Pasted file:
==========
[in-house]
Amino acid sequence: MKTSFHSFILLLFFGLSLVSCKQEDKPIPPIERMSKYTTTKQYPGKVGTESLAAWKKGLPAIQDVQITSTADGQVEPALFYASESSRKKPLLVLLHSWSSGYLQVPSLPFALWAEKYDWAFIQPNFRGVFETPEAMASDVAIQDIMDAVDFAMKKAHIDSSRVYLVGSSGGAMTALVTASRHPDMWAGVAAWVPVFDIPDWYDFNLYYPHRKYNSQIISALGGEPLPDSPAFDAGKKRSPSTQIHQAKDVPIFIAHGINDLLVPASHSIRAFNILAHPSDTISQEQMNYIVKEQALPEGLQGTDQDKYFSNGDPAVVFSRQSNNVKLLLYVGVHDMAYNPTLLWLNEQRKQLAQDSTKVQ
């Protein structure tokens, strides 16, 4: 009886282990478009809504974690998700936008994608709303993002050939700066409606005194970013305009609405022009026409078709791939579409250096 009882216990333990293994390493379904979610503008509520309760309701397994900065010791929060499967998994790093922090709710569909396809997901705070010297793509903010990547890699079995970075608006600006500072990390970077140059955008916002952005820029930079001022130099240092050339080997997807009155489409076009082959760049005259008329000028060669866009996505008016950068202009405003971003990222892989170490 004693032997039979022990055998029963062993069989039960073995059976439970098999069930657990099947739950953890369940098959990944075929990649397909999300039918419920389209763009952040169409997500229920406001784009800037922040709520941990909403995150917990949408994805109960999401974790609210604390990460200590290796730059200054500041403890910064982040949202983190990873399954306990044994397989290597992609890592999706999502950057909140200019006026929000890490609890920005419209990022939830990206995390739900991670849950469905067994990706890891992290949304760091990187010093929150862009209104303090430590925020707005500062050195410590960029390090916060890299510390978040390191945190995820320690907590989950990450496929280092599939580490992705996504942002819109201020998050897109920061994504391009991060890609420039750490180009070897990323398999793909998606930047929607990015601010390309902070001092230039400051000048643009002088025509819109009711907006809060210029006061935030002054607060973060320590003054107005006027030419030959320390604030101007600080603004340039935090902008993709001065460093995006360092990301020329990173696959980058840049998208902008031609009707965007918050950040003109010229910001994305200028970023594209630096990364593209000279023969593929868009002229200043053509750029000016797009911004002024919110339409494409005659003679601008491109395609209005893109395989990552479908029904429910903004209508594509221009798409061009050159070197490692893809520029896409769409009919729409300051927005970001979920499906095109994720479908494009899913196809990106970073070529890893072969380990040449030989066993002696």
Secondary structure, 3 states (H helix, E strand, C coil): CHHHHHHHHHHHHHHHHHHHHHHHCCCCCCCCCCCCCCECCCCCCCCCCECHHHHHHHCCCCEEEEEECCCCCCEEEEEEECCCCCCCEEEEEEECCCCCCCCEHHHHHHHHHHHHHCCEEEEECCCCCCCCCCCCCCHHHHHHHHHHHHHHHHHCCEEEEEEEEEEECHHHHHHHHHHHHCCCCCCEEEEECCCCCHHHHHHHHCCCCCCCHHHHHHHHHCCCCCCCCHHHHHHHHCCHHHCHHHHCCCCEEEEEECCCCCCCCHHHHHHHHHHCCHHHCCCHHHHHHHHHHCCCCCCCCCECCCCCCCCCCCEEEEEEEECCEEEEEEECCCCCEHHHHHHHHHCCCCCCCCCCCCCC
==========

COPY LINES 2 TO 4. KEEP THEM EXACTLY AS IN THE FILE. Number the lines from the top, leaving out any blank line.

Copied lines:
Amino acid sequence: MKTSFHSFILLLFFGLSLVSCKQEDKPIPPIERMSKYTTTKQYPGKVGTESLAAWKKGLPAIQDVQITSTADGQVEPALFYASESSRKKPLLVLLHSWSSGYLQVPSLPFALWAEKYDWAFIQPNFRGVFETPEAMASDVAIQDIMDAVDFAMKKAHIDSSRVYLVGSSGGAMTALVTASRHPDMWAGVAAWVPVFDIPDWYDFNLYYPHRKYNSQIISALGGEPLPDSPAFDAGKKRSPSTQIHQAKDVPIFIAHGINDLLVPASHSIRAFNILAHPSDTISQEQMNYIVKEQALPEGLQGTDQDKYFSNGDPAVVFSRQSNNVKLLLYVGVHDMAYNPTLLWLNEQRKQLAQDSTKVQ
């Protein structure tokens, strides 16, 4: 009886282990478009809504974690998700936008994608709303993002050939700066409606005194970013305009609405022009026409078709791939579409250096 009882216990333990293994390493379904979610503008509520309760309701397994900065010791929060499967998994790093922090709710569909396809997901705070010297793509903010990547890699079995970075608006600006500072990390970077140059955008916002952005820029930079001022130099240092050339080997997807009155489409076009082959760049005259008329000028060669866009996505008016950068202009405003971003990222892989170490 004693032997039979022990055998029963062993069989039960073995059976439970098999069930657990099947739950953890369940098959990944075929990649397909999300039918419920389209763009952040169409997500229920406001784009800037922040709520941990909403995150917990949408994805109960999401974790609210604390990460200590290796730059200054500041403890910064982040949202983190990873399954306990044994397989290597992609890592999706999502950057909140200019006026929000890490609890920005419209990022939830990206995390739900991670849950469905067994990706890891992290949304760091990187010093929150862009209104303090430590925020707005500062050195410590960029390090916060890299510390978040390191945190995820320690907590989950990450496929280092599939580490992705996504942002819109201020998050897109920061994504391009991060890609420039750490180009070897990323398999793909998606930047929607990015601010390309902070001092230039400051000048643009002088025509819109009711907006809060210029006061935030002054607060973060320590003054107005006027030419030959320390604030101007600080603004340039935090902008993709001065460093995006360092990301020329990173696959980058840049998208902008031609009707965007918050950040003109010229910001994305200028970023594209630096990364593209000279023969593929868009002229200043053509750029000016797009911004002024919110339409494409005659003679601008491109395609209005893109395989990552479908029904429910903004209508594509221009798409061009050159070197490692893809520029896409769409009919729409300051927005970001979920499906095109994720479908494009899913196809990106970073070529890893072969380990040449030989066993002696």
Secondary structure, 3 states (H helix, E strand, C coil): CHHHHHHHHHHHHHHHHHHHHHHHCCCCCCCCCCCCCCECCCCCCCCCCECHHHHHHHCCCCEEEEEECCCCCCEEEEEEECCCCCCCEEEEEEECCCCCCCCEHHHHHHHHHHHHHCCEEEEECCCCCCCCCCCCCCHHHHHHHHHHHHHHHHHCCEEEEEEEEEEECHHHHHHHHHHHHCCCCCCEEEEECCCCCHHHHHHHHCCCCCCCHHHHHHHHHCCCCCCCCHHHHHHHHCCHHHCHHHHCCCCEEEEEECCCCCCCCHHHHHHHHHHCCHHHCCCHHHHHHHHHHCCCCCCCCCECCCCCCCCCCCEEEEEEEECCEEEEEEECCCCCEHHHHHHHHHCCCCCCCCCCCCCC